A comment that we hear regularly from those visiting our strawbale house is that not everyone who wants to have a naturally built house is capable of doing it themselves. Indeed, it takes a lot of hard work, research, material searching, building skills, tools, and time to go through the process as a home builder of any type of project. Anyone without such prerequisites but with a desire and willingness to learn certainly can go for it, but there are many out there for whom it is more realistic to hire someone else to build them a home. This is prevalent within the conventional building industry, but where does one look to find a straw bale crew? A natural plaster expert to source materials and use their knowledge of crafting healthy walls? What about an architect who will consider the natural light and water conditions of your chosen spot? All of these job positions are readily available for the standard house, but difficult to find for alternatives.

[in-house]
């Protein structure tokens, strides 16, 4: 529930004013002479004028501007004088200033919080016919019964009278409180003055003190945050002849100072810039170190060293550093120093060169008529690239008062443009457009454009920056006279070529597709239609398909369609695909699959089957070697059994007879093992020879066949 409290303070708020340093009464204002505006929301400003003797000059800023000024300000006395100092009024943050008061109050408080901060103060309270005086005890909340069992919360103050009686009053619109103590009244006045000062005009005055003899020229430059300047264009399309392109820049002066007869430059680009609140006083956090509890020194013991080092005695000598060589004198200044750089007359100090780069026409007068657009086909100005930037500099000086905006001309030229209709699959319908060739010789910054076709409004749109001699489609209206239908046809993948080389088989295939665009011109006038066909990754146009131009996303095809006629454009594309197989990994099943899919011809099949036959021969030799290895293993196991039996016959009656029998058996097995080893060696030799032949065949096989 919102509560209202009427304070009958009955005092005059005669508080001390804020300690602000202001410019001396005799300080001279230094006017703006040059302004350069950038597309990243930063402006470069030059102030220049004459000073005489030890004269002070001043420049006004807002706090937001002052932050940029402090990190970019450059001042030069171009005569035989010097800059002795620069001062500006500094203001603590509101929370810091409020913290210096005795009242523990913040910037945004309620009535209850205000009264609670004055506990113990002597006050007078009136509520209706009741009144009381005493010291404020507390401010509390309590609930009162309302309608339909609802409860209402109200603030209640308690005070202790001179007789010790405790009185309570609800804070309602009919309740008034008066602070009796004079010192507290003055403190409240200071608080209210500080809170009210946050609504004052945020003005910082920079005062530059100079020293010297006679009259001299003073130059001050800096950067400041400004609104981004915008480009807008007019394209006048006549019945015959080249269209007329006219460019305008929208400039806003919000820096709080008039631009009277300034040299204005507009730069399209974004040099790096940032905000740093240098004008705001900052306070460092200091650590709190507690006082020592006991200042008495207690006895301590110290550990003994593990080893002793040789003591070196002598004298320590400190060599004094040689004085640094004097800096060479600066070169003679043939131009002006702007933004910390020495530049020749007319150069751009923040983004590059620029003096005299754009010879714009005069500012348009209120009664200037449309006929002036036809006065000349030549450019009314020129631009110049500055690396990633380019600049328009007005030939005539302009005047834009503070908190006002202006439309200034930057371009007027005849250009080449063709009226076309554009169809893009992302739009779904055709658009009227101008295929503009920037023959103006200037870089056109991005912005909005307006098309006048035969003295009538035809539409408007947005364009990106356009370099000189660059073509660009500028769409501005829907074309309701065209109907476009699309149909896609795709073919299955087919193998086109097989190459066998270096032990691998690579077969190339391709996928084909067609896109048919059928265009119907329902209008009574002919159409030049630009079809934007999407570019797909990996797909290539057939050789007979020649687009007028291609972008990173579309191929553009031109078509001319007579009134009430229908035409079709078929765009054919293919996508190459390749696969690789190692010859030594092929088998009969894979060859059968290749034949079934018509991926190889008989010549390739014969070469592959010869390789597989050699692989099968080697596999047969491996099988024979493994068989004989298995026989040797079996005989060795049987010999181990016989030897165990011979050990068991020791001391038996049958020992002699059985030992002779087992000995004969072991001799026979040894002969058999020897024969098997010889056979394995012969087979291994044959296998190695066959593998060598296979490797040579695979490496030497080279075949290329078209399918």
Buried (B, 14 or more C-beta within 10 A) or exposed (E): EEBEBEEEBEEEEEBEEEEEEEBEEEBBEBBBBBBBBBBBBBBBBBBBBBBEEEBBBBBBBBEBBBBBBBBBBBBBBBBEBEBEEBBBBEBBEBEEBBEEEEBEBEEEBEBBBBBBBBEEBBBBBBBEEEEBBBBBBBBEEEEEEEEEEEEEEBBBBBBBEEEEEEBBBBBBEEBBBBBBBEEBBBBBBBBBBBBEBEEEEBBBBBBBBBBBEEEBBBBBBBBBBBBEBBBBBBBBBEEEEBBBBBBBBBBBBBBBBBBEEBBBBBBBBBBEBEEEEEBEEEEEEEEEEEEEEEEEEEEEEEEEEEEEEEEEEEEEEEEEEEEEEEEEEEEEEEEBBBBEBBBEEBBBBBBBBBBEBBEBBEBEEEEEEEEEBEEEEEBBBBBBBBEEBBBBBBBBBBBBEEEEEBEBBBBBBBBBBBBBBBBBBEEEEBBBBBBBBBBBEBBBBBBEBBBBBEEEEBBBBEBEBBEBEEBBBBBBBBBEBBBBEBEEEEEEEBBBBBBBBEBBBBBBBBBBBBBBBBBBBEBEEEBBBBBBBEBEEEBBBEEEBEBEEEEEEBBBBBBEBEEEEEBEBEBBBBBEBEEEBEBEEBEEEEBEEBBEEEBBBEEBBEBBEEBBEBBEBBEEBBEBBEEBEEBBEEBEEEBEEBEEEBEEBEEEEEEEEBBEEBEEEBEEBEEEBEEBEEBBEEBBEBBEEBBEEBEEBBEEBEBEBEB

On Pender Island, a group of people wanting to promote various aspects of natural building have formed the Eco-Homes Network, in hopes of being able to provide services and information for anyone seeking to build a healthy home, as well as networking with other builders in the community to create a greater awareness of alternative materials and systems. Education for clients as well as builders is a large step towards integrating healthier building practices into any house or project, whether it is classified as “eco-friendly” or not. Why limit ourselves with labels and categories? Any system that takes pressure off the resources of the earth and saves money in the long term is just a good idea to consider. The Eco-Homes Network consists of Rob Zuk – a solar systems consultant, Ken Rempel – an architectural designer, Garrett McLeod – a traditional timber framer and carpenter, Colin Hamilton – artistic woodworker and natural builder, Tracy Calvert – an extensive natural builder and master of earthen plastering, and Jude Farmer - a woodworker and man of many skills. In fact, everyone in the group has many crossover skills and knowledge spanning many years of different experiences within the building industry, including roofing, tiling, stonework, workshop leadership, landscaping, flooring, and planning.